It still seems under this government parents and law enforcement officers will never see the legal protection and the authority they need to give these children the proper protection from predators. The age of consent in Canada remains at 14 years even though most western democratic nations have legislated a 16 year age minimum.
The Liberal proposal is to bring in a law that requires the court to analyze each case to see if the adult is exploiting the child. This approach is cumbersome and complex and it fails to create the certainty of protection that children require.
Canada's low age of sexual consent coupled with the government's failure to protect children from sexual predators has resulted in Canada potentially becoming a preferred destination for sexual predators to prey on innocent Canadian children.
The need to protect innocent and vulnerable children from pimps and other adult sexual predators is a matter of the highest priority. Even the Department of Justice's own 1999 consultation paper expressed the view that the current age of consent was “too low to provide effective protection from sexual exploitation by adults”. Until this legislation contains provisions to raise the age of consent to 16, neither I nor my party can support the bill.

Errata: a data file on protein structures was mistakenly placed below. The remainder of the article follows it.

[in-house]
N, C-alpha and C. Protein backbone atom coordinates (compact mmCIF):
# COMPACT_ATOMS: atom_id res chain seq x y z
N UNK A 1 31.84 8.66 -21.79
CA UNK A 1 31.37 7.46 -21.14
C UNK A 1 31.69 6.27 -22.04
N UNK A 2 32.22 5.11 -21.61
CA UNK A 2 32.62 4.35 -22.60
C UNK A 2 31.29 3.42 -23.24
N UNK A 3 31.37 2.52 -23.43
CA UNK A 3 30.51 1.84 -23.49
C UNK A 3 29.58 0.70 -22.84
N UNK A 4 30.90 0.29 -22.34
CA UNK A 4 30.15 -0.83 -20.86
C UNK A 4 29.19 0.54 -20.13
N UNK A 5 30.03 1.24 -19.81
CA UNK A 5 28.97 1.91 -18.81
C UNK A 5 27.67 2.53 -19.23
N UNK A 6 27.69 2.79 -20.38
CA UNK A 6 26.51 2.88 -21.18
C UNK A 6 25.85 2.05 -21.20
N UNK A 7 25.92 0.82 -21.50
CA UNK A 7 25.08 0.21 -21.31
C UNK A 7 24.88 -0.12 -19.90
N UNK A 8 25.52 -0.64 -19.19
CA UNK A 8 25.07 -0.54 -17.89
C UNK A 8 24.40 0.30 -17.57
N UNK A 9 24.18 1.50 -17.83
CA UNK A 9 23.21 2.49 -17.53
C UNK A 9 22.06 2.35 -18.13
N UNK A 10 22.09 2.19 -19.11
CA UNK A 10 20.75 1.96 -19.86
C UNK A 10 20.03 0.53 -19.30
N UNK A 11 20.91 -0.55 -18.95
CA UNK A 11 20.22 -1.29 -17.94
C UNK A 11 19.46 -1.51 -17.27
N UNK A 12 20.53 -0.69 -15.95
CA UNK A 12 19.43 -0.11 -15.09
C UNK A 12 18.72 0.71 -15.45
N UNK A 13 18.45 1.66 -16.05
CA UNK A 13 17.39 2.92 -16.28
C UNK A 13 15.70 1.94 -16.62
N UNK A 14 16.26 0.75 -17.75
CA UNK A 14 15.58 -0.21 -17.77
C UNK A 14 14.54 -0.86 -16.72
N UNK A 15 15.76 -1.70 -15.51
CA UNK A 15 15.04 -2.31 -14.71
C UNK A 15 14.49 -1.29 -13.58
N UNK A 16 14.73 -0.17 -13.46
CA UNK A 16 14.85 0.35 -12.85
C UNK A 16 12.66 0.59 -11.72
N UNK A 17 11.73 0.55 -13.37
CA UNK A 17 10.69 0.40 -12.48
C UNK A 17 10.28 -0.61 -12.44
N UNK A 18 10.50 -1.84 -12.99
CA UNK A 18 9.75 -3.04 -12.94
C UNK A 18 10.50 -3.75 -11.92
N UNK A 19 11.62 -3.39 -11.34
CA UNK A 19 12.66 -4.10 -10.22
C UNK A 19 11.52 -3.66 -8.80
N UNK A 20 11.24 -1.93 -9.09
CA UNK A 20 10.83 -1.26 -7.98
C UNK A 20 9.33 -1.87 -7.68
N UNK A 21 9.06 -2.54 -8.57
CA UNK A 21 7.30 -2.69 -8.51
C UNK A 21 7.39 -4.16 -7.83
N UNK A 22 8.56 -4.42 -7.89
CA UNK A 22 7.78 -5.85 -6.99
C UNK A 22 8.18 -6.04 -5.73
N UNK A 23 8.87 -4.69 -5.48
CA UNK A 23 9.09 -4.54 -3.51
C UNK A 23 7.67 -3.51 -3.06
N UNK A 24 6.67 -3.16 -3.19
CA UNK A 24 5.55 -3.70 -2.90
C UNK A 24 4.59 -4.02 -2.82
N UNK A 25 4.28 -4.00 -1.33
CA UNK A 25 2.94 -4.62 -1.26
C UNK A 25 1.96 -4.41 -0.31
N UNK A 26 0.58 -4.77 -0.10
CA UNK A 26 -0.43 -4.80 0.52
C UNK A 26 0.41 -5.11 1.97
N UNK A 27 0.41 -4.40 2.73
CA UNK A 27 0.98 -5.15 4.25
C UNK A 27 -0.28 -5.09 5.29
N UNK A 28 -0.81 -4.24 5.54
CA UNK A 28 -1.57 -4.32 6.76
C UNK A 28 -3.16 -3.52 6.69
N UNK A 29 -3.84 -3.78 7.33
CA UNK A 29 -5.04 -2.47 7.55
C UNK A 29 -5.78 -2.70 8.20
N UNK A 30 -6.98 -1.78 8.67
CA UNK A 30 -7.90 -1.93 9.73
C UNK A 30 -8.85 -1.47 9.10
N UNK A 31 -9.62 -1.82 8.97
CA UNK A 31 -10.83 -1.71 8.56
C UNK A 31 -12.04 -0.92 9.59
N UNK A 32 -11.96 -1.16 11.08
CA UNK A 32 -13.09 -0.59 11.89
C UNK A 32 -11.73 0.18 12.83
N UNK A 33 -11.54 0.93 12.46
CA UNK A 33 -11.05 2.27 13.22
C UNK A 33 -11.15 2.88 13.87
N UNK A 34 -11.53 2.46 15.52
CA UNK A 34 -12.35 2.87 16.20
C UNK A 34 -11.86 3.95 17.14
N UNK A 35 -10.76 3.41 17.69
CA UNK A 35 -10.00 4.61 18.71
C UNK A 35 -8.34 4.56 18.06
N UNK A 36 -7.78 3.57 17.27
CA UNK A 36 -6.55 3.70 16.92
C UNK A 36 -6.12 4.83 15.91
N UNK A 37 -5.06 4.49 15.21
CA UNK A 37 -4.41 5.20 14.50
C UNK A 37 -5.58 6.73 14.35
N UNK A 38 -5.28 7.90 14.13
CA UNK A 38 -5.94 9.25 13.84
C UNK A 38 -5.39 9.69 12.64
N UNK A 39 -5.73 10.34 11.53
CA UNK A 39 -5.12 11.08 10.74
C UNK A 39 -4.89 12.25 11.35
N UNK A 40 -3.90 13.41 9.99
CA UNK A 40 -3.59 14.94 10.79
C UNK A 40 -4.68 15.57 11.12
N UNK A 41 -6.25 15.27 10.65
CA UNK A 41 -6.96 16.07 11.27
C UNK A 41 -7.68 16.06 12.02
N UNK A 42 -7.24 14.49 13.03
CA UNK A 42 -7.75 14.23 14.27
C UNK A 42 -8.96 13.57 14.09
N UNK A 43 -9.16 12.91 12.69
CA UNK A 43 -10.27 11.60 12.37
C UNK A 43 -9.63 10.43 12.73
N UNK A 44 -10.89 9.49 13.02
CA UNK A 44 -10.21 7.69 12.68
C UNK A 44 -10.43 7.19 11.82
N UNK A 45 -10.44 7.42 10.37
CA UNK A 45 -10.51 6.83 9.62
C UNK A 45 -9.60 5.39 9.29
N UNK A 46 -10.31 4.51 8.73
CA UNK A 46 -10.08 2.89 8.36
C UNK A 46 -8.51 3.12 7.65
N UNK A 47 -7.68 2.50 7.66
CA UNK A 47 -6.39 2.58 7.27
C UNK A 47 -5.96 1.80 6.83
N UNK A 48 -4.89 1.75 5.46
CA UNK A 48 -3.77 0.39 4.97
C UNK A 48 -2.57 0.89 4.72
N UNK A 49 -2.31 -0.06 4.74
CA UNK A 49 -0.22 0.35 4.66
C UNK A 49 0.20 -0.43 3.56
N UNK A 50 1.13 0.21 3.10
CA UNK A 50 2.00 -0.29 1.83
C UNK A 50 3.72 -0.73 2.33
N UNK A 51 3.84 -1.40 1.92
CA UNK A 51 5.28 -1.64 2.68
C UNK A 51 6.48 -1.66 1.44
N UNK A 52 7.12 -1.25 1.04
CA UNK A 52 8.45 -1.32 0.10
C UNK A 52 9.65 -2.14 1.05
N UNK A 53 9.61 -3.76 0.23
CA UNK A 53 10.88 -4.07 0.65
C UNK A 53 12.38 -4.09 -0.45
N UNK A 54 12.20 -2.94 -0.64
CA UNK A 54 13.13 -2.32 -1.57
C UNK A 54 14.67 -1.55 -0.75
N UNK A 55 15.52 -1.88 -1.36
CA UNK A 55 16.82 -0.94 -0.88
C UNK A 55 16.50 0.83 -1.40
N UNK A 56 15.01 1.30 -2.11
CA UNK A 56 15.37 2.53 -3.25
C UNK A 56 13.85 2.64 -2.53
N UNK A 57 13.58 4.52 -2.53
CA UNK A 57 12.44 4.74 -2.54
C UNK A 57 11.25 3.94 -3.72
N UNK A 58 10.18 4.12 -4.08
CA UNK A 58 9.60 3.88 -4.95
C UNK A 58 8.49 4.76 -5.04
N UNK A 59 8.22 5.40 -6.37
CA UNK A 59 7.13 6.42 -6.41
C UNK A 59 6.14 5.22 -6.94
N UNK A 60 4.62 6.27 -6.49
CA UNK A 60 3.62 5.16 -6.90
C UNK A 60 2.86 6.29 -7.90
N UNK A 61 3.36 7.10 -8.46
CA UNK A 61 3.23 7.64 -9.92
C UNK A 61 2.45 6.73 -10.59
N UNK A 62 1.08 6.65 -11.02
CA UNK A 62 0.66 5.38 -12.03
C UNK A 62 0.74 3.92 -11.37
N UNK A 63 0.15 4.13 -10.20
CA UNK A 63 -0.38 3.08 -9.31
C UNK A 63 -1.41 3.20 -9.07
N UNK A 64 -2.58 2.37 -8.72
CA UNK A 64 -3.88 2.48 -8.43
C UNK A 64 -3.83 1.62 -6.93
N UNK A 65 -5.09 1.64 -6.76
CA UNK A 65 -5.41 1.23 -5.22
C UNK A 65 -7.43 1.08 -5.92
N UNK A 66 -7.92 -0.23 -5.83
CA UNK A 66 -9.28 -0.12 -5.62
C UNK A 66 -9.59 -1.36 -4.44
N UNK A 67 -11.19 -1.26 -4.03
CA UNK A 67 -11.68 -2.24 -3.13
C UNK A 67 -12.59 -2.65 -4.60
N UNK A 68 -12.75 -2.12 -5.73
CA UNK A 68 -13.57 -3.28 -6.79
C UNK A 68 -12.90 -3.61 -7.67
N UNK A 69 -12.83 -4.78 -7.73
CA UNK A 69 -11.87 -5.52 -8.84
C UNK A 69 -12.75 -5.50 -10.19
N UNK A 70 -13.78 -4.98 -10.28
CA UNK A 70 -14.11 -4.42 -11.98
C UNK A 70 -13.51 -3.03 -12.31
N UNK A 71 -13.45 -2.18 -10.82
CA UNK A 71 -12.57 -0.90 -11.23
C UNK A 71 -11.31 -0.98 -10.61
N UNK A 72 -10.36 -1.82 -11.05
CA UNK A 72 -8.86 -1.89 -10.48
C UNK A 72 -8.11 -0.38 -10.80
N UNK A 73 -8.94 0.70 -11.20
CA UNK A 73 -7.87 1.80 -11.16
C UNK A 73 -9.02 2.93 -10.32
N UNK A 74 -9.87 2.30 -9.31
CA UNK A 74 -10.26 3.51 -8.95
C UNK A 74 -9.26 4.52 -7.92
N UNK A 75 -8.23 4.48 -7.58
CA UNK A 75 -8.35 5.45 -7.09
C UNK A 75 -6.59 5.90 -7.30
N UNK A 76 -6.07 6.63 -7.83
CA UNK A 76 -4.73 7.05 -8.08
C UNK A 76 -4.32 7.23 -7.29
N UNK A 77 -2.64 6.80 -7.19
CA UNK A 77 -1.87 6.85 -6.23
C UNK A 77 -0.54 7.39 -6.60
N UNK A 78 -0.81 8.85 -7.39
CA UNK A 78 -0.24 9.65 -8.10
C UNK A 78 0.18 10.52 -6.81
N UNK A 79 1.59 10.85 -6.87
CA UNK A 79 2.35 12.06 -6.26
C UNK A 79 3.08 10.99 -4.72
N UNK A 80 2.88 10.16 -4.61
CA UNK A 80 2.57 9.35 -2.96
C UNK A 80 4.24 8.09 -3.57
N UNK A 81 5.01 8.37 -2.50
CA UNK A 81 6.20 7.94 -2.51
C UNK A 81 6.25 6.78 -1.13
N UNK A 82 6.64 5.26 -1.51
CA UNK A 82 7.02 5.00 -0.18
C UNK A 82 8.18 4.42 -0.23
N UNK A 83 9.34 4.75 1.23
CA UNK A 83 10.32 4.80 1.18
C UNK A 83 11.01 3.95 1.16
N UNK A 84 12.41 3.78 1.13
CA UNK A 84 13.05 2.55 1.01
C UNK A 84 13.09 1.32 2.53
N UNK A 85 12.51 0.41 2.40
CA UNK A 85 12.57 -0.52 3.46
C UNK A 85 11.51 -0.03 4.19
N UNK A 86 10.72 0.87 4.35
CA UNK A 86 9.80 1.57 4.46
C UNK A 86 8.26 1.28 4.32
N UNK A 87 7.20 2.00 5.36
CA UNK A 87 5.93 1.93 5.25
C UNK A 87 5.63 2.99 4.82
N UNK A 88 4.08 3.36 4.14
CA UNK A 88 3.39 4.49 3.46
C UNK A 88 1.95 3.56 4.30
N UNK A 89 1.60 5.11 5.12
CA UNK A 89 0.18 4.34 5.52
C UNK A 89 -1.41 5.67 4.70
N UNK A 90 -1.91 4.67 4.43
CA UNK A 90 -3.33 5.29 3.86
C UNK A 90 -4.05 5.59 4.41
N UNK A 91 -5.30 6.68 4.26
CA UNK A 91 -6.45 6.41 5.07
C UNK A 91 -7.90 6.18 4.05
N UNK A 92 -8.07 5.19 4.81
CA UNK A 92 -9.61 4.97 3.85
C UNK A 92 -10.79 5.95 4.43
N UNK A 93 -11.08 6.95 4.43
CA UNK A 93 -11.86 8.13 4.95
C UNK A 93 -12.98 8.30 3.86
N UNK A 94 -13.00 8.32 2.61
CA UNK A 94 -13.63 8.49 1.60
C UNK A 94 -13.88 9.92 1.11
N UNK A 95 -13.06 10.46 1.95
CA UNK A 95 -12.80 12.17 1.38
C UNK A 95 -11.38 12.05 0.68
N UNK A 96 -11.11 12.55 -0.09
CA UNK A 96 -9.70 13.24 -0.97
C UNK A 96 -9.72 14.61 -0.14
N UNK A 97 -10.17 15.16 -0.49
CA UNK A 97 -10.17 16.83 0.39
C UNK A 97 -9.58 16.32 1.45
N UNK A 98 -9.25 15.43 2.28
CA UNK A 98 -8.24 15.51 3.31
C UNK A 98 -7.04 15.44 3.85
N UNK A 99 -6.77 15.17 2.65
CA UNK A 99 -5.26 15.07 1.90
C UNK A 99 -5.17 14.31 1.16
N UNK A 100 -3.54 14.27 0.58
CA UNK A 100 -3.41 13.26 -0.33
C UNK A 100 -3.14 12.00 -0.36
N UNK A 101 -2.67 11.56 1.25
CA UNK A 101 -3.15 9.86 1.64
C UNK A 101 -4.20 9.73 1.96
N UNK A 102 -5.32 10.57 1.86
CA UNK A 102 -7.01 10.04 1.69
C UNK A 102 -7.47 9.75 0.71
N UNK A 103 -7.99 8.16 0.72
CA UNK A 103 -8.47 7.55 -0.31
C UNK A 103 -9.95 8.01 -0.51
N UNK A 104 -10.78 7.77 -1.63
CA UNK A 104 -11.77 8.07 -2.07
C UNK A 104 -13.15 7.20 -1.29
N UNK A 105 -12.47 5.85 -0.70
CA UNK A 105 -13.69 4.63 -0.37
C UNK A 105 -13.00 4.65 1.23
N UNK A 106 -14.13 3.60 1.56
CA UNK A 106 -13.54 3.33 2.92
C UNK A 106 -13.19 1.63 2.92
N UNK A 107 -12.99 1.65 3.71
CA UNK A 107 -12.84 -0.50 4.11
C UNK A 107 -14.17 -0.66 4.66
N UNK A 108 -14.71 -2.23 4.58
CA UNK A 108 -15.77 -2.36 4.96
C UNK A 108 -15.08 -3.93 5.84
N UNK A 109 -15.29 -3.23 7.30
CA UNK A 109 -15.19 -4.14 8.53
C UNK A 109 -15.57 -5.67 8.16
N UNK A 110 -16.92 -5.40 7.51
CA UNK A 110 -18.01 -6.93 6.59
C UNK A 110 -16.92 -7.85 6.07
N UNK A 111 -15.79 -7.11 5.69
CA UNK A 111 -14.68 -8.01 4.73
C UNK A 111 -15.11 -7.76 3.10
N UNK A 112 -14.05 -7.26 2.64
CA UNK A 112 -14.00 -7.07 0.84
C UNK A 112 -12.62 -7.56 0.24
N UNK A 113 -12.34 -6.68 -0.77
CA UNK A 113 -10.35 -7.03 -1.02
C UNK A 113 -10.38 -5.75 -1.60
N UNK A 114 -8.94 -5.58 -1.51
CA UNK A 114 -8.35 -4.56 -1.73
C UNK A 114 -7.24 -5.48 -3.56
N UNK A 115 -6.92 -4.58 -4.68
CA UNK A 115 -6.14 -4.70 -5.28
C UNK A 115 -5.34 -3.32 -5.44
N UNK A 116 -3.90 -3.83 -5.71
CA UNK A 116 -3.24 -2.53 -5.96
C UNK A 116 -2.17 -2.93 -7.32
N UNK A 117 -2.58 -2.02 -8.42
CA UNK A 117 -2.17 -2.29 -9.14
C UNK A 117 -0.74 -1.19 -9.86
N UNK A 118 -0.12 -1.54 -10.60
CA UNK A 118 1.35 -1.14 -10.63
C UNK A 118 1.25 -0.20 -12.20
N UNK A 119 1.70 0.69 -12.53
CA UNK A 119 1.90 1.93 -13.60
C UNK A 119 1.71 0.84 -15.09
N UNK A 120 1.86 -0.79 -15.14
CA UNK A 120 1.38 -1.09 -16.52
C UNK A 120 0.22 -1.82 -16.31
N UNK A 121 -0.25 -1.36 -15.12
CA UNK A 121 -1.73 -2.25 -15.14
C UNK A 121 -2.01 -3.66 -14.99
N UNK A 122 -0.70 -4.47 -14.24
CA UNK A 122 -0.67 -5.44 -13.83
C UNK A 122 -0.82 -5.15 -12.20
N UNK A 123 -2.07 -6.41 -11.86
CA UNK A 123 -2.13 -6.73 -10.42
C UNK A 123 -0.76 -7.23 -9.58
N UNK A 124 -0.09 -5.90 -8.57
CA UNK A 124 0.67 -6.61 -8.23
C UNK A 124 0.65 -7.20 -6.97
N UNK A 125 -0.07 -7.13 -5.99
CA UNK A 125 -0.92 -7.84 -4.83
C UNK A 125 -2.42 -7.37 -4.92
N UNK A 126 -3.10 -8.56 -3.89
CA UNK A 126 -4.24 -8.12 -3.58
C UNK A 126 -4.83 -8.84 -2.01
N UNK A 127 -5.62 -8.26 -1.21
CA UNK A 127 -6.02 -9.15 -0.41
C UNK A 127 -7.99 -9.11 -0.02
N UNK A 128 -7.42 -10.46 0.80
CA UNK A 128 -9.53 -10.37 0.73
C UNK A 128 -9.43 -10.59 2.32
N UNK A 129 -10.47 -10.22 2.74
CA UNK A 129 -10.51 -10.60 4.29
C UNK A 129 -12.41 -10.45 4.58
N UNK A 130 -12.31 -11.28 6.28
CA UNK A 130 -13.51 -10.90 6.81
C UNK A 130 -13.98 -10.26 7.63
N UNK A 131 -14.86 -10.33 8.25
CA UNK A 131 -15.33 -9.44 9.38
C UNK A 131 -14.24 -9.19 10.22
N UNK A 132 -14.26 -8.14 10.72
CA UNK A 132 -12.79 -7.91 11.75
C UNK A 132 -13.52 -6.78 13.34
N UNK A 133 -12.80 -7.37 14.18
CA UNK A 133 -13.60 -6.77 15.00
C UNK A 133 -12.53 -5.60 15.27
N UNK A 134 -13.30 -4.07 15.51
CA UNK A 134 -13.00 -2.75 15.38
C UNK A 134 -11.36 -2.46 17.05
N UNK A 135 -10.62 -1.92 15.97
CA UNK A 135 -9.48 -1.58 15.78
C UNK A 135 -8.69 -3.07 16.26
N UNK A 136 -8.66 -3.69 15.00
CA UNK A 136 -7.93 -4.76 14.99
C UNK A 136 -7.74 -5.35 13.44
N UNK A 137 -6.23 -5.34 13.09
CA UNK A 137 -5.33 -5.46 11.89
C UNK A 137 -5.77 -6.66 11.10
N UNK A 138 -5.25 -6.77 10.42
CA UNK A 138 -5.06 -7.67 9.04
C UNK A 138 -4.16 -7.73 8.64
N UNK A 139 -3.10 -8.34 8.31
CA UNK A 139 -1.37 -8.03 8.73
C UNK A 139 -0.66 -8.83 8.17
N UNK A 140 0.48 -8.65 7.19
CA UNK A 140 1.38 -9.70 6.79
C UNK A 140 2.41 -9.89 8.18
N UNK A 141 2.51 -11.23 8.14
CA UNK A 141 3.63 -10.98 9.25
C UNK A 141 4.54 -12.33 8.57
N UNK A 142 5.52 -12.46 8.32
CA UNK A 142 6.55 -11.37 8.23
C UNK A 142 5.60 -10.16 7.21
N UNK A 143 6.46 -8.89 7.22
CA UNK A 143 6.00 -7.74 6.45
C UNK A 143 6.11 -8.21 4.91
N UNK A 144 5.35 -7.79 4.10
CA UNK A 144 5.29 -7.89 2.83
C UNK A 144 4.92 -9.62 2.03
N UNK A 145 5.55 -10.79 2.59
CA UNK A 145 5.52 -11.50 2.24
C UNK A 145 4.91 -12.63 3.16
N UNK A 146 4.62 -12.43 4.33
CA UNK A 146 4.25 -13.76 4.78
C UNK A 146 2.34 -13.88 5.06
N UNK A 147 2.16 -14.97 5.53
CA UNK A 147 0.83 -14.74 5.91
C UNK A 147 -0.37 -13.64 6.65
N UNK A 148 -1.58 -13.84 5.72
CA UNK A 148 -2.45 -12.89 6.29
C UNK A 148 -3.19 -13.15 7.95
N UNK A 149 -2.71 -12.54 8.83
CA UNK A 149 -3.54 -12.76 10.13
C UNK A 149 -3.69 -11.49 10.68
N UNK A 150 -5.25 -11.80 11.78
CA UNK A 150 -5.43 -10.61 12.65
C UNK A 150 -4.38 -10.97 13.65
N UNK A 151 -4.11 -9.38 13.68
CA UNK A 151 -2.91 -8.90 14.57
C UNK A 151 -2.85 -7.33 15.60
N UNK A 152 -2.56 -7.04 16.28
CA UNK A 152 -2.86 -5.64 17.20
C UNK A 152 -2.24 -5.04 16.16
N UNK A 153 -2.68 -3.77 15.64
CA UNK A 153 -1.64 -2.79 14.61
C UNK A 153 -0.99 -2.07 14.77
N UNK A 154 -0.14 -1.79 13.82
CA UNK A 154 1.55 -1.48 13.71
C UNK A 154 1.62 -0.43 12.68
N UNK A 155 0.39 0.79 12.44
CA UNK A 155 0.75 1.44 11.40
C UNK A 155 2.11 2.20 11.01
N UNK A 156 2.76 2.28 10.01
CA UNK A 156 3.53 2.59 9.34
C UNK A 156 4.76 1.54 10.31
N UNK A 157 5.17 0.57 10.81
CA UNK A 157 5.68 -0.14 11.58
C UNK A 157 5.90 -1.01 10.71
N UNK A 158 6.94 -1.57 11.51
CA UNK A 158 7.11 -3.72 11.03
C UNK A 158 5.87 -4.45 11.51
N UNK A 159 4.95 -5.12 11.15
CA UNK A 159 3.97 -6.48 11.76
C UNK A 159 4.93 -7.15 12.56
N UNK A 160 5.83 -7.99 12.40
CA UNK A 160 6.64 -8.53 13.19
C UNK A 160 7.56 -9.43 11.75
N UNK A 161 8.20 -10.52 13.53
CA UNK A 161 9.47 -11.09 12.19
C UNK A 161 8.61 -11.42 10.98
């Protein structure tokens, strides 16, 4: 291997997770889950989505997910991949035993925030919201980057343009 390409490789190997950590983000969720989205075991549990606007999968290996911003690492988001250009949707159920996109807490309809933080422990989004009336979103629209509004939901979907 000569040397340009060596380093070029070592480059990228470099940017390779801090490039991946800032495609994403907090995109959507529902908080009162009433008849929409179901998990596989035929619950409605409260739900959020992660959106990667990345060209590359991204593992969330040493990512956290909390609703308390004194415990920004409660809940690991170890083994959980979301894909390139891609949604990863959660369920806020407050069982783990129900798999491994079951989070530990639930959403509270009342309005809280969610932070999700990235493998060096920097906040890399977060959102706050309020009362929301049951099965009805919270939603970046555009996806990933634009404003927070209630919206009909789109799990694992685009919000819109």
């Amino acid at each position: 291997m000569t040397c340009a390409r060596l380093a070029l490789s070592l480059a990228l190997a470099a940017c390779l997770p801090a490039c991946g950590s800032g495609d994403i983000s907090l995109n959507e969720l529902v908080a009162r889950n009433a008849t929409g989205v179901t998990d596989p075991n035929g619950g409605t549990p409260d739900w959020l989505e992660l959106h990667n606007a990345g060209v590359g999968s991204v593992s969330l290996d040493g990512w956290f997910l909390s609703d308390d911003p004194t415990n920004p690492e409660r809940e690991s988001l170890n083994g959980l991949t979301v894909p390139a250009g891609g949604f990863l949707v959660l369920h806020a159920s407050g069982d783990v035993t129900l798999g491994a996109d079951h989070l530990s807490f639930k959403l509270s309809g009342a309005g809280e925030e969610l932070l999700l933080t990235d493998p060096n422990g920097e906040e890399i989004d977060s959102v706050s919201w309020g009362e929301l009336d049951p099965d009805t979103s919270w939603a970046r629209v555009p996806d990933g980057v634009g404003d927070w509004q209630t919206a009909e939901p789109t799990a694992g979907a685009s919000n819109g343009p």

The federal government's lack of action has given rise to the belief among Canadians that the rights of pedophiles, pornographers and other sexual predators are more important than protecting our own children.
A Canadian Alliance government would institute a comprehensive sexual offence registry, implement tougher sentences for pedophiles, eliminate all the legal loopholes for child pornography, streamline the administrative process for convicting sex offenders and prohibit all adult-child sexual contact.
Possessing child pornography is not a victimless crime. It degrades, dehumanizes and sexually exploits children. It destroys innocence.
One thing Canadians will see in Bill C-20 is that the government is more concerned with protecting the rights of child predators than in making the necessary changes to protect children. Until our parents and law enforcement agencies have the tools to clamp down on these dangerous sexual predators, they will continue to walk free. We cannot allow that to happen.